Rebooting the Judges

Let’s face it – this past cycle of American Idol was a train wreck. With a nearly unwatchable judging panel and a group of guys that seemed to be chosen simply so that a female would take the trophy (aka: manufactured drama), the show certainly showed its age. Now it seems the producers of the show are once again hoping to revive a show that has been getting buried by another, and some would say better, singing competition, The Voice. Yeah… where have I heard that before? (Answer: Every season since Simon left! Nothing much has changed, though.) And though kicking out Nigel Lythgoe and Ken Warwick does help bring fresh blood in behind the scenes, for everything the show seems to be doing right, there seems to be a decision that doesn’t make a whole lot of sense.

For the second year in a row, the biggest change is to the DNA of the judging panel, which is basically the blood that drives the show. (Sorry singers, but it is; it has been for some time.) A judging panel (especially one that actually chooses the contestants) can make or break a show. Without good, honest and unbiased judges, all of the contestants are simply wanna-be starlets and showmen with nothing but emotional, pull-at-the-heartstrings back stories, which to be honest, are simply there to help manipulate the viewer; it’s an aspect of any competition show that I could do without. When American Idol first started, Simon Cowell made headlines by being brutally honest with the singers and never holding back his opinion, a quality that eventually morphed into a bit of a sideshow as his schtick became more show than substance. (He’s gone on to be much softer on the X Factor, where he will be holding shop this season with a trio of girls… which on it’s face is something that begs to be sampled at the very least.) Even before he left, the judging on American Idol became more a love fest than a true critique of what the performers actually did on stage (but nowhere near as love infested as the “coaches” on The Voice… the saccharine quality of their remarks are sweeter than a gallon of frosting and impossible to sit through, especially when it was clear that a performer failed). Occasionally, the judges would give some critique that actually made sense and might help the singer, but the days of actually helping a contestant grow seem to be completely lost in all competition series… except perhaps on the SyFy competition, Face Off. The judges on that show aren’t just critical, they can be downright brutal when they don’t like something, or feel something is underwhelming. But all of their comments come from a place of respect for the artists, as they know that each one has the potential and the talent to have a great career (Ve Neill even hired season one winner Conor McCullagh with her to do makeup on The Hunger Games!) . Honest, constructive criticism that points out the strengths, explains in clear, concise points what was wrong, and gives advice for how to improve, is the only way an artist, and people in general, learn and grow. In my opinion, all judging panels (especially any panel calling themselves coaches) should definitely take a cue from the professionals on Face Off. Judging from recent news, American Idol seems to be looking to do just that.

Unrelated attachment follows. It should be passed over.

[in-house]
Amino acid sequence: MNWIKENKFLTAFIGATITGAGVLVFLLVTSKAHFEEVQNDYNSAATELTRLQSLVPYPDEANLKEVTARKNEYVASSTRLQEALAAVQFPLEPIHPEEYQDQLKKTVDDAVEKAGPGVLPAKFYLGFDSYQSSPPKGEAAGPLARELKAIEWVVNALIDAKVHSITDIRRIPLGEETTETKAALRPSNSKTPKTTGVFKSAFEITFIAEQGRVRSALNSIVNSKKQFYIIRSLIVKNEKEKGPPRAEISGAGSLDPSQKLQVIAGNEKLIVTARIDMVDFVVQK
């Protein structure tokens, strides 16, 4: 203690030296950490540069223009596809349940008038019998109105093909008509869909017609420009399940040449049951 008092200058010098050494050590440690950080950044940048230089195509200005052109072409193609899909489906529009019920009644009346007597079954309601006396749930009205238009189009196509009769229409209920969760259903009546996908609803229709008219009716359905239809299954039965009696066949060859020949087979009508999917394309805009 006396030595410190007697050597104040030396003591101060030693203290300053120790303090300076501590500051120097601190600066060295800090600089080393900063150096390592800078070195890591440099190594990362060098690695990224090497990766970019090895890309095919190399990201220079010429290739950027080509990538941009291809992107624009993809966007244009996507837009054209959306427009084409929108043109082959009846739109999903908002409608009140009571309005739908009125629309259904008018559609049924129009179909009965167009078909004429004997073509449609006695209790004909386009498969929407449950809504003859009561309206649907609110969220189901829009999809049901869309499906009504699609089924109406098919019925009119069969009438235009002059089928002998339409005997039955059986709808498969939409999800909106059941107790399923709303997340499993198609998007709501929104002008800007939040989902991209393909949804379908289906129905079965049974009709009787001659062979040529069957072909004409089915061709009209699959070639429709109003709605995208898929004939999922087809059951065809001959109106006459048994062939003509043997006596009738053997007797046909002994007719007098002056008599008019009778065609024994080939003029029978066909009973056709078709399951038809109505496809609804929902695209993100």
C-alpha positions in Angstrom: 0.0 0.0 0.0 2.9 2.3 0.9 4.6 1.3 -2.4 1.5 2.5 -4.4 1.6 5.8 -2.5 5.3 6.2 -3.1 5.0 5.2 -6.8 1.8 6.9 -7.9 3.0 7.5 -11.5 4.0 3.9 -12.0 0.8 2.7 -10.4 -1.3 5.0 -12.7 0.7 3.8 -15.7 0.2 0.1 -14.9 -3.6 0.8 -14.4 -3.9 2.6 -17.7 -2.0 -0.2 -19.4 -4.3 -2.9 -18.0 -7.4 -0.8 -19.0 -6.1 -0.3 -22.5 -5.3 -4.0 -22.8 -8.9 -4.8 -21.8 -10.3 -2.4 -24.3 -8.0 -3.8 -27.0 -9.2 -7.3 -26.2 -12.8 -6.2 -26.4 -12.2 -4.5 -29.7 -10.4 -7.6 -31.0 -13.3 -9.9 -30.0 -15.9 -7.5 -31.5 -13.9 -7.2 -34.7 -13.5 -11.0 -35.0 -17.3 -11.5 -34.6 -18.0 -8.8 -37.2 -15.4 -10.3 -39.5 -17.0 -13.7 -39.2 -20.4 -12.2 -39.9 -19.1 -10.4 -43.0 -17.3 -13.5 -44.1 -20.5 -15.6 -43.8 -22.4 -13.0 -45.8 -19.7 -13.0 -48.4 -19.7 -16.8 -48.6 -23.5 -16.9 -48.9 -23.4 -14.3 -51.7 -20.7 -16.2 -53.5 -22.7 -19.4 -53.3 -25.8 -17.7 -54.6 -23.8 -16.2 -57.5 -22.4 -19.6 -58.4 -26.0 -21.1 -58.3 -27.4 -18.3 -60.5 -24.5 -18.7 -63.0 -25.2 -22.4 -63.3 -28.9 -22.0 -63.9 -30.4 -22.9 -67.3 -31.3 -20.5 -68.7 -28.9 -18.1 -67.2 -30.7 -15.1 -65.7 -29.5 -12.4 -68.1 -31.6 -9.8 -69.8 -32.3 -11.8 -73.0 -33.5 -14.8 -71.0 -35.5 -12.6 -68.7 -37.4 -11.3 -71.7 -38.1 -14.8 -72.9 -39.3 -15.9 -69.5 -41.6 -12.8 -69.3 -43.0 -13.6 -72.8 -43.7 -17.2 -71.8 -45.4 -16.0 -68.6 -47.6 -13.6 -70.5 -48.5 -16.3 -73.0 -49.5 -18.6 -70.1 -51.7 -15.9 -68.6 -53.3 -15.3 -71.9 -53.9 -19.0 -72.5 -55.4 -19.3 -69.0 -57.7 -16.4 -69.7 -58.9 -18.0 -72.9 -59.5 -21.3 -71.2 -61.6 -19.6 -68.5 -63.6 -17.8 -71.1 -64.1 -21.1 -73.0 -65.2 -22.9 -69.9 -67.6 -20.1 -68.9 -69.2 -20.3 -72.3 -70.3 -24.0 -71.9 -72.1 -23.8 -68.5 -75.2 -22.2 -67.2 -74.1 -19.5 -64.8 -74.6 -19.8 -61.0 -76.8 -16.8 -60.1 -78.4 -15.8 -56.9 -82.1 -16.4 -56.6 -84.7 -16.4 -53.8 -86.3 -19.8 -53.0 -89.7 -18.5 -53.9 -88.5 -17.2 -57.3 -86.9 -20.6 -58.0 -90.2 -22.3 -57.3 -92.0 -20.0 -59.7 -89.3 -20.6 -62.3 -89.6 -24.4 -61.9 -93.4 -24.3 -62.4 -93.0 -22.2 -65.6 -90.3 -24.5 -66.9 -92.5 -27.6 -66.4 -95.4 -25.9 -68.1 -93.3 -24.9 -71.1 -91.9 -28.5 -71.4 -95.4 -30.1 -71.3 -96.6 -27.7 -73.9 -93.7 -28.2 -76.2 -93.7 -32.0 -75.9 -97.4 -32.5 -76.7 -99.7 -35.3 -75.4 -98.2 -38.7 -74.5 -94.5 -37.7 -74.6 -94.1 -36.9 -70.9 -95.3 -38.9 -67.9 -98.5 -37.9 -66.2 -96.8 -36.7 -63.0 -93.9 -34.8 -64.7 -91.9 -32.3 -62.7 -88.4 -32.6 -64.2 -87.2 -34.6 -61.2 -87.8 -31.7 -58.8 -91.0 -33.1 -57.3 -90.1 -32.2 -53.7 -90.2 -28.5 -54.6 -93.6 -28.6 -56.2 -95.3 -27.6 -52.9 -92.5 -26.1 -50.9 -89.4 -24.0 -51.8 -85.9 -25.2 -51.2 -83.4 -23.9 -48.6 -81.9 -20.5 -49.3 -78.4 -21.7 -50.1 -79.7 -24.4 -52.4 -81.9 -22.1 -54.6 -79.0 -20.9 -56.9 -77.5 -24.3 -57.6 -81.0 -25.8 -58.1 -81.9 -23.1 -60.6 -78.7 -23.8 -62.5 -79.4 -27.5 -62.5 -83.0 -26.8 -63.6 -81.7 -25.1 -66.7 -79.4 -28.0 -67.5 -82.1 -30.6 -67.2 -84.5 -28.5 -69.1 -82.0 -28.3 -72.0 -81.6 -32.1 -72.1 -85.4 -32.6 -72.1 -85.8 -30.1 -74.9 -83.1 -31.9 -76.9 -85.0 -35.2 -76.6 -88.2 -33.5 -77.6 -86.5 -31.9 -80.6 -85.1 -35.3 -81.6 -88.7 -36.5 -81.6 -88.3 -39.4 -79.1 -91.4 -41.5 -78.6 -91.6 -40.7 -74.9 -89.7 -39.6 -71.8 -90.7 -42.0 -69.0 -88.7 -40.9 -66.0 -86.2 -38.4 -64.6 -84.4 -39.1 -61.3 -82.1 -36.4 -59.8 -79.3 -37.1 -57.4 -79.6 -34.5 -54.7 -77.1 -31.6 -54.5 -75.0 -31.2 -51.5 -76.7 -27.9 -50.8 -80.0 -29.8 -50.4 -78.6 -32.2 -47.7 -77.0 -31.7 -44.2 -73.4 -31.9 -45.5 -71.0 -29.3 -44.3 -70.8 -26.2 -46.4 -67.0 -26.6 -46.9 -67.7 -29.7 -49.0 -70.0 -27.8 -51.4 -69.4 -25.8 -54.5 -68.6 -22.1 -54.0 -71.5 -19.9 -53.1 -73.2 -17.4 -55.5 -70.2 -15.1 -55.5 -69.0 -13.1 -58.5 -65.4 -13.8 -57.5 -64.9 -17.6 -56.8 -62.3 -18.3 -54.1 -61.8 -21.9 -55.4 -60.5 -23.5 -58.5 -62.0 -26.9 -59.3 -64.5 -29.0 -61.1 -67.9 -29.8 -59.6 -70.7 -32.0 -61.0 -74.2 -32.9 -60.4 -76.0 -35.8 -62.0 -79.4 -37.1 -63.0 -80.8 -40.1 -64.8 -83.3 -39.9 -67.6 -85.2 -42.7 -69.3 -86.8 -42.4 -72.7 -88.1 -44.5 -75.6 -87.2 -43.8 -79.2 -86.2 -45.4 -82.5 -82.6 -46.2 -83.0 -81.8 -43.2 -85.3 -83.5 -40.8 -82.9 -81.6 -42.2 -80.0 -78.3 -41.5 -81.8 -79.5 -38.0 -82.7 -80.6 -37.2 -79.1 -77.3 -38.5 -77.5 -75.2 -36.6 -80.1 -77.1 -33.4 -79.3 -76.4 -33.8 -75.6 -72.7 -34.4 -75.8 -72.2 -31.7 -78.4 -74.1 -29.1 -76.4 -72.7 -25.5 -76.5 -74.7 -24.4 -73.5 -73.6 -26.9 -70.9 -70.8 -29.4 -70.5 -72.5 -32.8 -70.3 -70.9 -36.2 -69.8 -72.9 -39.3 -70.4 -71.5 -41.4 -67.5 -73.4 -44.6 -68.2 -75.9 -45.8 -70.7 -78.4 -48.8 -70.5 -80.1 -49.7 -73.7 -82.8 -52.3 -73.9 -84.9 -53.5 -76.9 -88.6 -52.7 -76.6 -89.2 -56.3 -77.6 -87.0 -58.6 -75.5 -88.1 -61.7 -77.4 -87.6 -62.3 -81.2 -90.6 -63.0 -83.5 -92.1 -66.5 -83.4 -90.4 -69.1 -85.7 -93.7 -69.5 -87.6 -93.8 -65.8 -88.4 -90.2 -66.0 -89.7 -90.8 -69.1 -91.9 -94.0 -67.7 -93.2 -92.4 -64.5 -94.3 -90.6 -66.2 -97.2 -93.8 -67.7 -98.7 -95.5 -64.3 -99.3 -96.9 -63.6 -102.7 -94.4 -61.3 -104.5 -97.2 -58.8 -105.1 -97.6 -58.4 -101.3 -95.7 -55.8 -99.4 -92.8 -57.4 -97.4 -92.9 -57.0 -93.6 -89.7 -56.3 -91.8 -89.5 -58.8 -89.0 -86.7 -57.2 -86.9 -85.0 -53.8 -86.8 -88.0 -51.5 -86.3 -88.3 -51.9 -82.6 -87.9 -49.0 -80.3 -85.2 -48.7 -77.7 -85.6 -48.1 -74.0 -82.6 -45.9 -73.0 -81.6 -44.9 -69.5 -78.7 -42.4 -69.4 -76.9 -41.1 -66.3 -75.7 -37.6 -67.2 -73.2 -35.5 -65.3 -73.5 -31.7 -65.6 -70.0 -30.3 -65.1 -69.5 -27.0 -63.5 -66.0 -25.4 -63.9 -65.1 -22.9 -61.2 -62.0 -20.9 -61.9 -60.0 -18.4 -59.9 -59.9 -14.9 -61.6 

One of the mentors that stopped by to offer advice to the singers last season was Harry Connick, Jr., and in just that one appearance (although I do remember him mentoring before, and he was just as helpful back then), I said that he should be a judge for the very reasons I stated above. Over the last few months, as the producers searched high and low for a replacement (will.i.am and Dr. Luke both backing out before final contracts could be signed for one reason or another), never once was Harry Connick Jr. even mentioned… not that I saw anyway. Suddenly, though, it was announced this weekend that there is a deal in the works and he’s very close to signing (if not signed already). If it’s true, American Idol finally did something right. I believe he will bring just enough criticism, honest feedback and genuine fun to the table alongside returning judge Keith Urban (who, with Harry sitting beside him, might become a bit more critical as well, but remain sweet and airy at the same time) and Jennifer Lopez (who will return after a year off and probably be the voice of support among the boys) that has been missing from the panel since Simon left.

On the downside, just as this news came out, it was also reported that Randy Jackson will replace in-house mentor, Jimmy Iovine, whose critiques were the only one’s I ever wanted to listen to (hoping he would wise up and officially become a judge). For me, this seems like a huge step down, but I could be wrong. Randy is a producer himself, so stepping out from behind the judges table to help mold the singers might be exactly what he needs to freshen up his tune and give the singers what they need to grow and flourish in the industry.

Whether any of this (or any of the other possible changes the new producers make) helps the show is going to be a debate until it actually premieres, but if the show is at least able to hold onto its audience from last season, the producers can effectively call it a win. Until then, it’s going to be interesting to see what else comes out to hype up the revamped season, one that right now could be a fresh stroke of ingenuity or an unmitigated disaster. Either way, it’s certainly something I’ll be checking out come January.

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